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Author (up) Armstrong, S.M.
Title Melatonin and circadian control in mammals Type Journal Article
Year 1989 Publication Experientia Abbreviated Journal Experientia
Volume 45 Issue 10 Pages 932-938
Keywords Human Health; Animals
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ISSN 0014-4754 ISBN Medium
Area Expedition Conference
Notes Approved no
Call Number LoNNe @ kagoburian @ Serial 704
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Author (up) Arnaud Da Silva, Jelmer M. Samplonius, Emmi Schlicht, Mihai Valcu, Bart Kempenaers
Title Artificial night lighting rather than traffic noise affects the daily timing of dawn and dusk singing in common European songbirds Type Journal Article
Year 2014 Publication Behavioral Ecology Abbreviated Journal
Volume 25 Issue 5 Pages 1037-1047
Keywords animal, birds, dawn chorus, dusk chorus, light intensity, light pollution, noise pollution, seasonality, songbird, weather
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Notes Approved no
Call Number LoNNe @ schroer @ Serial 1105
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Author (up) Arnold, G.; Mellinger, D.; Markowitz, P.; Burke, M.; Lahar, D.
Title A Win-Win-Win for Municipal Street Lighting: Converting Two-Thirds of Vermont's Street Lights to LED by 2014. Type Journal Article
Year 2012 Publication American Council for an Energy-Efficient Economy. Abbreviated Journal
Volume Issue Pages
Keywords Lighting Systems
Abstract Reducing energy costs and enhancing the nighttime environment with LED street lighting

is by now well understood. However, few municipalities and utilities have successfully taken

advantage of this opportunity to convert their street lighting operations to LEDs. Before a

system-wide conversion of existing street lights can occur, a utility must obtain the large amount

of required capital, identify appropriate LED street light equipment for their applications,

consider changes in utility rate structures, and design effective methods for recovering costs.

Using Vermont as a case study, this paper presents a partnership model among the statewide

energy efficiency utility, the state’s largest electric utilities, and several municipalities. The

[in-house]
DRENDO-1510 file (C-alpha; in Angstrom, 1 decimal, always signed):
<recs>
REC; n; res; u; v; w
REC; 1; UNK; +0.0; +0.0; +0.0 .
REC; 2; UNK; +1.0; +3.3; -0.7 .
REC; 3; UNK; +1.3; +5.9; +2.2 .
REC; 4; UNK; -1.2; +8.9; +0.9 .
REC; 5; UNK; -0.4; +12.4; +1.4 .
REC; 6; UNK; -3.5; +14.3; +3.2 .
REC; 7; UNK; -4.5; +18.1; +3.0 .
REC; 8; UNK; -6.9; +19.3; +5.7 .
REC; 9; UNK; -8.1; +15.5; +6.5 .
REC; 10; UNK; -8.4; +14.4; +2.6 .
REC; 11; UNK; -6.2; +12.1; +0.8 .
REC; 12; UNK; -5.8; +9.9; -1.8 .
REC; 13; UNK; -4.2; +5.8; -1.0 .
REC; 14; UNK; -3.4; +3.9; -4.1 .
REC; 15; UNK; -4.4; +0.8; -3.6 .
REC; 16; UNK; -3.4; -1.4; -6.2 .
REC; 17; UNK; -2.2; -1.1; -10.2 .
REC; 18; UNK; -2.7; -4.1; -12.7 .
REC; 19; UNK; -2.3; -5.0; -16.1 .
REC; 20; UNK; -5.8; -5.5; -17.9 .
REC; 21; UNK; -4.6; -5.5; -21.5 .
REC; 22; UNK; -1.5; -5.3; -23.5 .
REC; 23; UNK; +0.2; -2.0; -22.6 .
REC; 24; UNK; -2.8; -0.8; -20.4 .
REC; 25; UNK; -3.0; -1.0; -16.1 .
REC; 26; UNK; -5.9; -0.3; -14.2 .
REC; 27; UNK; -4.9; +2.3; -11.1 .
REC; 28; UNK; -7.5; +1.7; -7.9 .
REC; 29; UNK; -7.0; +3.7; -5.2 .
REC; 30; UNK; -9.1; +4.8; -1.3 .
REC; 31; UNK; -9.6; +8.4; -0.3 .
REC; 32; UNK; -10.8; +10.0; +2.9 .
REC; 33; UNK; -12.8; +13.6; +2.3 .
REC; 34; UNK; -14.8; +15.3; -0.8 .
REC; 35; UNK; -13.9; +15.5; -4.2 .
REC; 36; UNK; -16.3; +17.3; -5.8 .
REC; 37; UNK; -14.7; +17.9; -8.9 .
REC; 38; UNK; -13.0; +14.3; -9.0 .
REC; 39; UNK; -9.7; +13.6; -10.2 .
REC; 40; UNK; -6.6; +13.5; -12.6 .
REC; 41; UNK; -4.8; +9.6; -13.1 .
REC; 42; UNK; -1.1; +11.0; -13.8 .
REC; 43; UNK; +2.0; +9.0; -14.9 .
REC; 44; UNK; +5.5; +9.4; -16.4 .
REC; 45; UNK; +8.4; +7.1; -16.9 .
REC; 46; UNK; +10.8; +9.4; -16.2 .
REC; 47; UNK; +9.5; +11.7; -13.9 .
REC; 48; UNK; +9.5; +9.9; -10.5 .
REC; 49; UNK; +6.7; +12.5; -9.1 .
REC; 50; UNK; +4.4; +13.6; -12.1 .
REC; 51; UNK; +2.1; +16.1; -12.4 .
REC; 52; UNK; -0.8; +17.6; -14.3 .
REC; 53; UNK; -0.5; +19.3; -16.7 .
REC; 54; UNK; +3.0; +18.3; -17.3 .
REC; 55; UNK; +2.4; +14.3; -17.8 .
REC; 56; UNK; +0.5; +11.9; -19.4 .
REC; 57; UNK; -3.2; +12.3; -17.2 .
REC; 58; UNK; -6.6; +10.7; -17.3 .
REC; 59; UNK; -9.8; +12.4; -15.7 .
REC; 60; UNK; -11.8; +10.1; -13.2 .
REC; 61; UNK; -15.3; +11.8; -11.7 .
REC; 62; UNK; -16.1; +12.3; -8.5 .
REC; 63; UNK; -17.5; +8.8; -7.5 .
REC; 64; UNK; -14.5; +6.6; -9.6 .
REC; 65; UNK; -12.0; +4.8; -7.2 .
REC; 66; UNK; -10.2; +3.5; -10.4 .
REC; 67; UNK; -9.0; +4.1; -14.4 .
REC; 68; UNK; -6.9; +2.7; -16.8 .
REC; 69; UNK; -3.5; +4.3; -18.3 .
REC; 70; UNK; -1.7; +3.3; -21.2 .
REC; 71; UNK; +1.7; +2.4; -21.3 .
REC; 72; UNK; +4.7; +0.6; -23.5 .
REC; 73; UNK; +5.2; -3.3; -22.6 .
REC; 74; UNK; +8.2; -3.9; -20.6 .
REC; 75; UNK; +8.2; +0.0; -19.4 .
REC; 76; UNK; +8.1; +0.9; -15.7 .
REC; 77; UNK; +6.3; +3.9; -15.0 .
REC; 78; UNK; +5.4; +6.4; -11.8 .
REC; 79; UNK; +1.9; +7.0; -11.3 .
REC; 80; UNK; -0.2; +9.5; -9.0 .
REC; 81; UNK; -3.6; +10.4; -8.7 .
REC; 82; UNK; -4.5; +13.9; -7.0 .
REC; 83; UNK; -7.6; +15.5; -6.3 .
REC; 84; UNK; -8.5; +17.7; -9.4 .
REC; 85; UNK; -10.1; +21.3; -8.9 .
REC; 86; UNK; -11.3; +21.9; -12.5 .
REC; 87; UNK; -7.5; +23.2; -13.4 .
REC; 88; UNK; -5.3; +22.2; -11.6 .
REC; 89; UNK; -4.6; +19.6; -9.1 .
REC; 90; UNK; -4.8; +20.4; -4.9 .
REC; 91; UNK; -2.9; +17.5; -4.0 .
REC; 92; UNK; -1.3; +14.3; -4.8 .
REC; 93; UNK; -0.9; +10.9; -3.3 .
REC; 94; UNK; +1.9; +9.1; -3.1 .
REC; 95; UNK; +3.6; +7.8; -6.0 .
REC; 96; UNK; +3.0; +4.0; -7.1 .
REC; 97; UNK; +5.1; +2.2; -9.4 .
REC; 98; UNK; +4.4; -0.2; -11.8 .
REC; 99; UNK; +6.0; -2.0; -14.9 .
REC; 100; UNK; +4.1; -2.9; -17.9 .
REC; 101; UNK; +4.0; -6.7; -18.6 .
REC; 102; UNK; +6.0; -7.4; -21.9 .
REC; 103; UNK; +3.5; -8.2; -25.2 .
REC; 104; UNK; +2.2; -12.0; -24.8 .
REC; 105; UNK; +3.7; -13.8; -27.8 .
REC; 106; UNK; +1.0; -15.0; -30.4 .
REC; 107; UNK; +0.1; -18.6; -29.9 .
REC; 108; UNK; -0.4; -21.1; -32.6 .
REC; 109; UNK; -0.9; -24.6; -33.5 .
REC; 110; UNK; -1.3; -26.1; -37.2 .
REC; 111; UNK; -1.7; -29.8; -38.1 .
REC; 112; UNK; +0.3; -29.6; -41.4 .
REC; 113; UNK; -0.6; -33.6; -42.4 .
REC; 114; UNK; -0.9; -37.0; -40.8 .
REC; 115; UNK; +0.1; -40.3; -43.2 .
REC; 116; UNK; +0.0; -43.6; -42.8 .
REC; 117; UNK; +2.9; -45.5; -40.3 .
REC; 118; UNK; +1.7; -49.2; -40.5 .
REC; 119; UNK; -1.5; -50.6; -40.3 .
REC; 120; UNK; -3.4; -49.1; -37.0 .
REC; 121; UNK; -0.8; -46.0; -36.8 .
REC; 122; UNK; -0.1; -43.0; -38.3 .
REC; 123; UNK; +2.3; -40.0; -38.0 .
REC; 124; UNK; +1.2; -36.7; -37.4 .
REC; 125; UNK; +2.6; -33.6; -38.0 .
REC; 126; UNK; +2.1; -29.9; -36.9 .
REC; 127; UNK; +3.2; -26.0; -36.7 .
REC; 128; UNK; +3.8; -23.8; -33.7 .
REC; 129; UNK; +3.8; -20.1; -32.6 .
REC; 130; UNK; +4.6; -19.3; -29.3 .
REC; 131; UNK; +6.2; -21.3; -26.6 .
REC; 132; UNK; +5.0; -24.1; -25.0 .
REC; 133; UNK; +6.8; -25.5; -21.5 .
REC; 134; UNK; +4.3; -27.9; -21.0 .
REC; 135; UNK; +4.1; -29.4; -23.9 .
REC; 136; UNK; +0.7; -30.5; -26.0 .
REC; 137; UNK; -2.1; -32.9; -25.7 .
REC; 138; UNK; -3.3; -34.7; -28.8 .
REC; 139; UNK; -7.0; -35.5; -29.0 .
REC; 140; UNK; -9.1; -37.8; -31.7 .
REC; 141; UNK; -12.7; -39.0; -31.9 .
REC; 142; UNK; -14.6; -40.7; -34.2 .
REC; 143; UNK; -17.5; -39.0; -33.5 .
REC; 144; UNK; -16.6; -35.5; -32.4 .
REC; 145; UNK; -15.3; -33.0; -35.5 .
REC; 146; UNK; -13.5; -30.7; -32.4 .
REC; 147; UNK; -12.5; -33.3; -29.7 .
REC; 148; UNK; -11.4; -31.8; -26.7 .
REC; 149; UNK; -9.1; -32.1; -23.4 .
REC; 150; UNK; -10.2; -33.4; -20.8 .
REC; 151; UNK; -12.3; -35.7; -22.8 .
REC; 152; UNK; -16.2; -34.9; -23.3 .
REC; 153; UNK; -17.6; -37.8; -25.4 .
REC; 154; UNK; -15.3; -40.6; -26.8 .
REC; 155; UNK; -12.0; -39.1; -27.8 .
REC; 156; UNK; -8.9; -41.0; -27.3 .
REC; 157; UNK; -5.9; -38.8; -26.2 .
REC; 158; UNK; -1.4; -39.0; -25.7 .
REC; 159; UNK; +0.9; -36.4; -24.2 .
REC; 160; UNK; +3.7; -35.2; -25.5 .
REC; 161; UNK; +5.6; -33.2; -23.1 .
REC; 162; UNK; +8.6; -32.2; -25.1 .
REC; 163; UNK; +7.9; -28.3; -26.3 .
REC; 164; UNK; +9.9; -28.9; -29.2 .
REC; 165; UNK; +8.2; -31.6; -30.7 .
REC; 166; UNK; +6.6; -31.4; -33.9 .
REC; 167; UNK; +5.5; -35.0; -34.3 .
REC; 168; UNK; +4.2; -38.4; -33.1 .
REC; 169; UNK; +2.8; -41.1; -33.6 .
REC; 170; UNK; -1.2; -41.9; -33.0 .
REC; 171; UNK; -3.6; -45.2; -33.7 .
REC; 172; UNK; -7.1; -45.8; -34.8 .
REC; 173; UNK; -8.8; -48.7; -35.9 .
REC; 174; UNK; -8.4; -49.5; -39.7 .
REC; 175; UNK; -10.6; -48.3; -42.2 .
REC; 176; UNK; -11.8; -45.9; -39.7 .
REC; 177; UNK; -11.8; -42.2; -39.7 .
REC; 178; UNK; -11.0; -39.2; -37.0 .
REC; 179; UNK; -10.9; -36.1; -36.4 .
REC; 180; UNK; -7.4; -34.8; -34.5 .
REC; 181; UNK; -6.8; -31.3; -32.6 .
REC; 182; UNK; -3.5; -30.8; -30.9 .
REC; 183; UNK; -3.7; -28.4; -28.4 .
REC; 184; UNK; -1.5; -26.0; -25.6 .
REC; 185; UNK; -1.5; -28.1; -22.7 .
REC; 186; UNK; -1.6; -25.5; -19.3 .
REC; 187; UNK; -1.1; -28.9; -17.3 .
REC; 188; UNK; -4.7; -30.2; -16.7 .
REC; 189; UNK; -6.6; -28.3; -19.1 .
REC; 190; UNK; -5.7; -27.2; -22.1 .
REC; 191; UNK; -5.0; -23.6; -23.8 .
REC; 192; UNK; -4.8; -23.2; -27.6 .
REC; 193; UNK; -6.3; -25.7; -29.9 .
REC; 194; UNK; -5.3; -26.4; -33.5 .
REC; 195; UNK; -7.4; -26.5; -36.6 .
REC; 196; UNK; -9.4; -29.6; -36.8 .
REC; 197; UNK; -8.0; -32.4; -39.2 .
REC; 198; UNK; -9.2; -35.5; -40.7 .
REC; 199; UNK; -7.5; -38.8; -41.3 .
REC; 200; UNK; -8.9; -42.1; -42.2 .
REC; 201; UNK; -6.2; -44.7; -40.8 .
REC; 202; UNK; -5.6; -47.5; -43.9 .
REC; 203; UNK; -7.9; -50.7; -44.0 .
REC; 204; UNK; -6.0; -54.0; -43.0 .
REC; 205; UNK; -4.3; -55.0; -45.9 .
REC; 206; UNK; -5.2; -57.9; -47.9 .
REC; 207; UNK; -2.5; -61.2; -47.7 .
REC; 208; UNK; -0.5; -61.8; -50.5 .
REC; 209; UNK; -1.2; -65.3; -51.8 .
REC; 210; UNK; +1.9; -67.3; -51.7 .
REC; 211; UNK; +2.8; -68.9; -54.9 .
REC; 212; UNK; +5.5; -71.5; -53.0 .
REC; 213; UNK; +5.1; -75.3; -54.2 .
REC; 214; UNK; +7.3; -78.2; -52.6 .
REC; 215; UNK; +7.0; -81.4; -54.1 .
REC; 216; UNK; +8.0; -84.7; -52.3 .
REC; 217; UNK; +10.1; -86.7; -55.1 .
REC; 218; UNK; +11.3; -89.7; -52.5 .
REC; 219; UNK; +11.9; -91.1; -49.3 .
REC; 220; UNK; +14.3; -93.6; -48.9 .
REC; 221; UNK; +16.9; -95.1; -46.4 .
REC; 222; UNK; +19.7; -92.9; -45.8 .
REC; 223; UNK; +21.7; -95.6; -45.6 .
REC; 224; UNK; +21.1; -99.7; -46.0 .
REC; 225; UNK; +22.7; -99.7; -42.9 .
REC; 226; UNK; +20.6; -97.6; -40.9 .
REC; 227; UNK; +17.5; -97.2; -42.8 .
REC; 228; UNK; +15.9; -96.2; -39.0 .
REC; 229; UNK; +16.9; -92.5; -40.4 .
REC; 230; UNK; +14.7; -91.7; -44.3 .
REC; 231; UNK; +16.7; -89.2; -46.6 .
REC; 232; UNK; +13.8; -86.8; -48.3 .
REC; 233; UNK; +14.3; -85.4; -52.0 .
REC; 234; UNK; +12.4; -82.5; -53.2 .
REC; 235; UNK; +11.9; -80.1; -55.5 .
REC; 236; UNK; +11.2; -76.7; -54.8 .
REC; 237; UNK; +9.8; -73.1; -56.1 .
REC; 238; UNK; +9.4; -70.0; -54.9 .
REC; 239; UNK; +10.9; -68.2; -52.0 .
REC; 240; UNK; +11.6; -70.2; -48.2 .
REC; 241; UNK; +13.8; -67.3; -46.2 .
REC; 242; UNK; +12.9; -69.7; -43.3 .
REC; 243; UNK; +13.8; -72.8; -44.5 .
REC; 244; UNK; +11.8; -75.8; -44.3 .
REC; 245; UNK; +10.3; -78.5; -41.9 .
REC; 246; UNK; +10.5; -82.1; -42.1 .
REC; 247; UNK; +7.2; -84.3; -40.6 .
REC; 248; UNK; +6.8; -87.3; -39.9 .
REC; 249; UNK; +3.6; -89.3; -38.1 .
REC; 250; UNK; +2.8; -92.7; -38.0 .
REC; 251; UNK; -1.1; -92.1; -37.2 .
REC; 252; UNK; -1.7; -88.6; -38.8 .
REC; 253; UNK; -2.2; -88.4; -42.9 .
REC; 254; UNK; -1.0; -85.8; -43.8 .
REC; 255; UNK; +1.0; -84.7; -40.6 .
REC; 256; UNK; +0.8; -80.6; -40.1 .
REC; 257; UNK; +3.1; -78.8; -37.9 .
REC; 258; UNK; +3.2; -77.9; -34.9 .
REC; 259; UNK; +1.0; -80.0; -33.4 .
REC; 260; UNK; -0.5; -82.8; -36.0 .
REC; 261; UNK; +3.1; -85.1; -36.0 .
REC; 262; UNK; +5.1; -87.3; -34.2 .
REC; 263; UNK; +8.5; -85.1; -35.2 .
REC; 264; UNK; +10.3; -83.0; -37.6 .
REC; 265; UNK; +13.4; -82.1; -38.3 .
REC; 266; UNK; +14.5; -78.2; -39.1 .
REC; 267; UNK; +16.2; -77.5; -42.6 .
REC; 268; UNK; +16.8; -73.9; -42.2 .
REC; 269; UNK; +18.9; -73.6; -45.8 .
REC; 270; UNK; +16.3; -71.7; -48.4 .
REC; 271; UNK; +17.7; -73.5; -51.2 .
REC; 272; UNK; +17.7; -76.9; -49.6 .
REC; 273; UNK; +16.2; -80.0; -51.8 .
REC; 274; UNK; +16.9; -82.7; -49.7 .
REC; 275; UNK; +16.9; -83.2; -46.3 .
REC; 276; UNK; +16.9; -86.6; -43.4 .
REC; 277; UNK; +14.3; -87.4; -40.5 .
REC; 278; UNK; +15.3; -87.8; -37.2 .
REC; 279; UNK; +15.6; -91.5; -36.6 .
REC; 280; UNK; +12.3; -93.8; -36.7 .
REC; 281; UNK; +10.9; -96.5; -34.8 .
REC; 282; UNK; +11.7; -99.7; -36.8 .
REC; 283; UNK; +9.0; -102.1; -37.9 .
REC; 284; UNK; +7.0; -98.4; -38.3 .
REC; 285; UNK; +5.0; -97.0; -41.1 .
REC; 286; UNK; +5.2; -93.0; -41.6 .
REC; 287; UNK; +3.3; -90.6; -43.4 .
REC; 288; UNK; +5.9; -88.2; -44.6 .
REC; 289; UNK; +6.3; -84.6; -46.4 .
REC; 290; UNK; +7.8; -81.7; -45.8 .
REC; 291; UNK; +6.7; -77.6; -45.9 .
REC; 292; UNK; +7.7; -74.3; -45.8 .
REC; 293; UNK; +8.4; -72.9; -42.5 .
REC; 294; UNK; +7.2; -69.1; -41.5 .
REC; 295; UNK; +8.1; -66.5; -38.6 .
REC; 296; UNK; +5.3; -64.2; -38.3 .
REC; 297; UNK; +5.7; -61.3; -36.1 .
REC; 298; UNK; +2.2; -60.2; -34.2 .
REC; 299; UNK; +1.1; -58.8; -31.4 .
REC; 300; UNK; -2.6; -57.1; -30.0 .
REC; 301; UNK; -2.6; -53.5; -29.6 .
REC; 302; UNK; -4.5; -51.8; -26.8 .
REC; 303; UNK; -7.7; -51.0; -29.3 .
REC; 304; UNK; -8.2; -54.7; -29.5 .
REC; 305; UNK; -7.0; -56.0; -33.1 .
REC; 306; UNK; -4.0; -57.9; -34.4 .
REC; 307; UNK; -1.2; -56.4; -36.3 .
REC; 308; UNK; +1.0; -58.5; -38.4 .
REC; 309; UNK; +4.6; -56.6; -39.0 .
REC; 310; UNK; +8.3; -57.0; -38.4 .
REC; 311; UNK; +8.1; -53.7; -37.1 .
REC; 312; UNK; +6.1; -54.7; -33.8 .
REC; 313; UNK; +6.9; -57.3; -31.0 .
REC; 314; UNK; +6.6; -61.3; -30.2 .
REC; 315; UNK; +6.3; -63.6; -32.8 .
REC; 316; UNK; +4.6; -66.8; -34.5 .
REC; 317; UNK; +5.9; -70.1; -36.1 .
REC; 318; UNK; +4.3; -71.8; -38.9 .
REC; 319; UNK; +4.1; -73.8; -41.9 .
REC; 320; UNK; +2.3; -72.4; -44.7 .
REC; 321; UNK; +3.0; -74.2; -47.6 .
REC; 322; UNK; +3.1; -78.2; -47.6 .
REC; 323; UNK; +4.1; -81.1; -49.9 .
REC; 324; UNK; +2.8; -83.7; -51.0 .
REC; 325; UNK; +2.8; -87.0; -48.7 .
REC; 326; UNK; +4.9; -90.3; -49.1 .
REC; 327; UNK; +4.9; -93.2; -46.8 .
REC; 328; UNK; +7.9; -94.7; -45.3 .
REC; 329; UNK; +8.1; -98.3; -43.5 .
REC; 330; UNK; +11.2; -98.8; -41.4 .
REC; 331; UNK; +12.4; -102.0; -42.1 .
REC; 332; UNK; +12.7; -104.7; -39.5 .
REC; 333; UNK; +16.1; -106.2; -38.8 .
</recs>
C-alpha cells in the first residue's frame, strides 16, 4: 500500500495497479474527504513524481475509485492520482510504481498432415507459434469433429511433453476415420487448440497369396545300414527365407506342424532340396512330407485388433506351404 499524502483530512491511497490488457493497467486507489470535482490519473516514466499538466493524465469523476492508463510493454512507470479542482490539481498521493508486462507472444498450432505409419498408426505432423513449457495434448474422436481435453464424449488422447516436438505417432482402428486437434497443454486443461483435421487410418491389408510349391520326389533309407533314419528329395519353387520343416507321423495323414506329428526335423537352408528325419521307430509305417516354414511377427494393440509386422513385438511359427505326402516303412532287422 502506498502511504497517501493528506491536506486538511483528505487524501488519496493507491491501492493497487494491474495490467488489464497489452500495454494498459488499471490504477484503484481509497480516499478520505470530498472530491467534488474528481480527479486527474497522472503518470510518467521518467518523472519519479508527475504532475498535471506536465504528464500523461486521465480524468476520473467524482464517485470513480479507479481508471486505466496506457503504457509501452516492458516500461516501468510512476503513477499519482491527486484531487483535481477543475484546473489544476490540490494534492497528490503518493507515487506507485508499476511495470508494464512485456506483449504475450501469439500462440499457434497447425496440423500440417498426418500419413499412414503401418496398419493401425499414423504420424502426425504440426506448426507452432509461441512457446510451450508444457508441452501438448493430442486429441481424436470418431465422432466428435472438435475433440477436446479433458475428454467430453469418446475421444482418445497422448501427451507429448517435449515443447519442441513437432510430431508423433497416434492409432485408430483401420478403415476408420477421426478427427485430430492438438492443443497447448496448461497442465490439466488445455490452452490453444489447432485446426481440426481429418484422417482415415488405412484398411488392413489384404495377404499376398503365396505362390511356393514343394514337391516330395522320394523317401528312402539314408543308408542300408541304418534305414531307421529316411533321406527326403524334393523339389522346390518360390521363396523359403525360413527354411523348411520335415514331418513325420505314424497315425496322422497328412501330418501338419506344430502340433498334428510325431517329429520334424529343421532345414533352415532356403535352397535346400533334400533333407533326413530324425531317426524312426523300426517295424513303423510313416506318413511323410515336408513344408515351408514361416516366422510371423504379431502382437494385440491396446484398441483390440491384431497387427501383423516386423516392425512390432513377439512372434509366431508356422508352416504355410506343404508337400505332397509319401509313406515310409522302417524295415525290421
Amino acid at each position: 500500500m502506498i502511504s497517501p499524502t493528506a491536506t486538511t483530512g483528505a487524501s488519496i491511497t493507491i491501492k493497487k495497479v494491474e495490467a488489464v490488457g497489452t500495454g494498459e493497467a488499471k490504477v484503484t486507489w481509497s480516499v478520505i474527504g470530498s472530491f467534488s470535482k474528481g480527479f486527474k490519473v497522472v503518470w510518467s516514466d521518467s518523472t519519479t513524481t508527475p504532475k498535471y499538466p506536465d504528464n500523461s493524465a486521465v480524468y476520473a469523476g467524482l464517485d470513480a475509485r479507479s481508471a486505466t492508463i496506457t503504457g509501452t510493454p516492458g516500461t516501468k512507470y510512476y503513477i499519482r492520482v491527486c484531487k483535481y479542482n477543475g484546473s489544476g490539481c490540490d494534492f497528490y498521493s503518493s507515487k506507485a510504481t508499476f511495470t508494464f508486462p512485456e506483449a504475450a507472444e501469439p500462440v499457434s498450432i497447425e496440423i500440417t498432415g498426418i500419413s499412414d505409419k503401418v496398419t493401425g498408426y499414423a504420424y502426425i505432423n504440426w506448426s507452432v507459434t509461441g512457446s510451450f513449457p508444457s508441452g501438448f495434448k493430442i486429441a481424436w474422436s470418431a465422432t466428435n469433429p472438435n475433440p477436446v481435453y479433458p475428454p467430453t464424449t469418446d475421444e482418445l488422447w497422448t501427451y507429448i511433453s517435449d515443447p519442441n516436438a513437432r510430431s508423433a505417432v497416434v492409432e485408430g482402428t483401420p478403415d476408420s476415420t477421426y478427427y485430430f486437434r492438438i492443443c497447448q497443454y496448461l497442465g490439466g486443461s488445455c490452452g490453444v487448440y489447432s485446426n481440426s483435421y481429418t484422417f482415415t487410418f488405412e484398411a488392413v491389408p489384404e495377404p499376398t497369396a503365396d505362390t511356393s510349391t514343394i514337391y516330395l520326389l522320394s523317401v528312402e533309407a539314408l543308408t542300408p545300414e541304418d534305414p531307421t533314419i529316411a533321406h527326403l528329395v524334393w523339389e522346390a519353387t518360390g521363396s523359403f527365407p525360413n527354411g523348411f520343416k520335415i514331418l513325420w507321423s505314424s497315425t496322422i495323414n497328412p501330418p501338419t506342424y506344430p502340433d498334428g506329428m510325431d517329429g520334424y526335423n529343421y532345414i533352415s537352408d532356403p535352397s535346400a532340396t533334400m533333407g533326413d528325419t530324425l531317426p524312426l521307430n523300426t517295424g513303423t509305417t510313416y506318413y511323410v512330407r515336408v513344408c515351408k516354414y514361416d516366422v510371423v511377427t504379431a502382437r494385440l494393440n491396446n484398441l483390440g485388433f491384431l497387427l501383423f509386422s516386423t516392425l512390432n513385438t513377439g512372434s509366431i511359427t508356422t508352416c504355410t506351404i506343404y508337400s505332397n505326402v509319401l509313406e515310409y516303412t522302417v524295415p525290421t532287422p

model was designed to overcome the challenges to widespread LED street light conversion. By

2014, more than two-thirds of Vermont’s municipal street lights will be upgraded to LED

technology. The conversion will: (1) provide municipalities with better nighttime street lighting

and significant cost savings—at no additional capital expense to the municipalities, (2) deliver

8,000 MWh of cost-effective new savings to the energy efficiency utility, and (3) deliver

financially attractive returns for Vermont’s utilities. This win-win-win model is scalable and

replicable, and is now being considered in Massachusetts and Rhode Island
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Notes Approved no
Call Number LoNNe @ christopher.kyba @ Serial 446
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Author (up) Arnold, V. (ed)
Title Als das Licht kam: Erinnerungen an die Elektrifizierung Type Book Whole
Year 1986 Publication Wien, Köln, Graz. Böhlau Abbreviated Journal
Volume Issue Pages
Keywords Society
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Corporate Author Thesis
Publisher Place of Publication Editor Arnold, V.
Language Summary Language Original Title
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Notes Approved no
Call Number LoNNe @ kagoburian @ Serial 989
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Author (up) Arnott, J. T.
Title Growth Response of White and Englemann Spruce Seedlings to Extended Photoperiod Using Three Light Intensities Type Report
Year 1982 Publication Technical Report: Pacific Forestry Centre Abbreviated Journal
Volume Issue Pages
Keywords Plants
Abstract Four seedlots of white spruce (Picea glauca (Moench) Voss) and three of Engelmann spruce (Picea engelmannii Parry), covering a range of 10 degrees of latitude and a range of altitudes, were sown in BC/ CFS Styroblocks and grown in a heated greenhouse and an unheated shadehouse, using incandescent light to provide a 19-h photoperiod. Four intensities of lighting were used: 0, 100,200, and 400 Ix. A second experiment with the same seedlots was conducted in growth rooms that were programmed to evaluate the effect of low night temperature on seedling shoot growth when the photoperiod was extended to 19 h, using a light intensity of 200 Ix.

Shoot length of white and Engelmann spruce seedlings grown under an extended daylength of 100 Ix were significantly taller than the control (0 Ix). There were no significant differences in shoot length or weight among the three intensities of light used to extend the photoperiod for all seedlots except the southern latitude-low elevation population of Engelmann spruce. The more northern populations of white spruce and the high altitude populations of Engelmann spruce did not require light intensities higher than 100 Ix to maintain apical growth. Low night temperature (7°C) did produce significantly smaller seedlings than the warm night (1SoC) regime. However, terminal resting buds of seedlings grown under the cool night regime did not form any sooner than on those seedlings grown under warm nights.
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Notes Approved no
Call Number IDA @ intern @ Serial 2372
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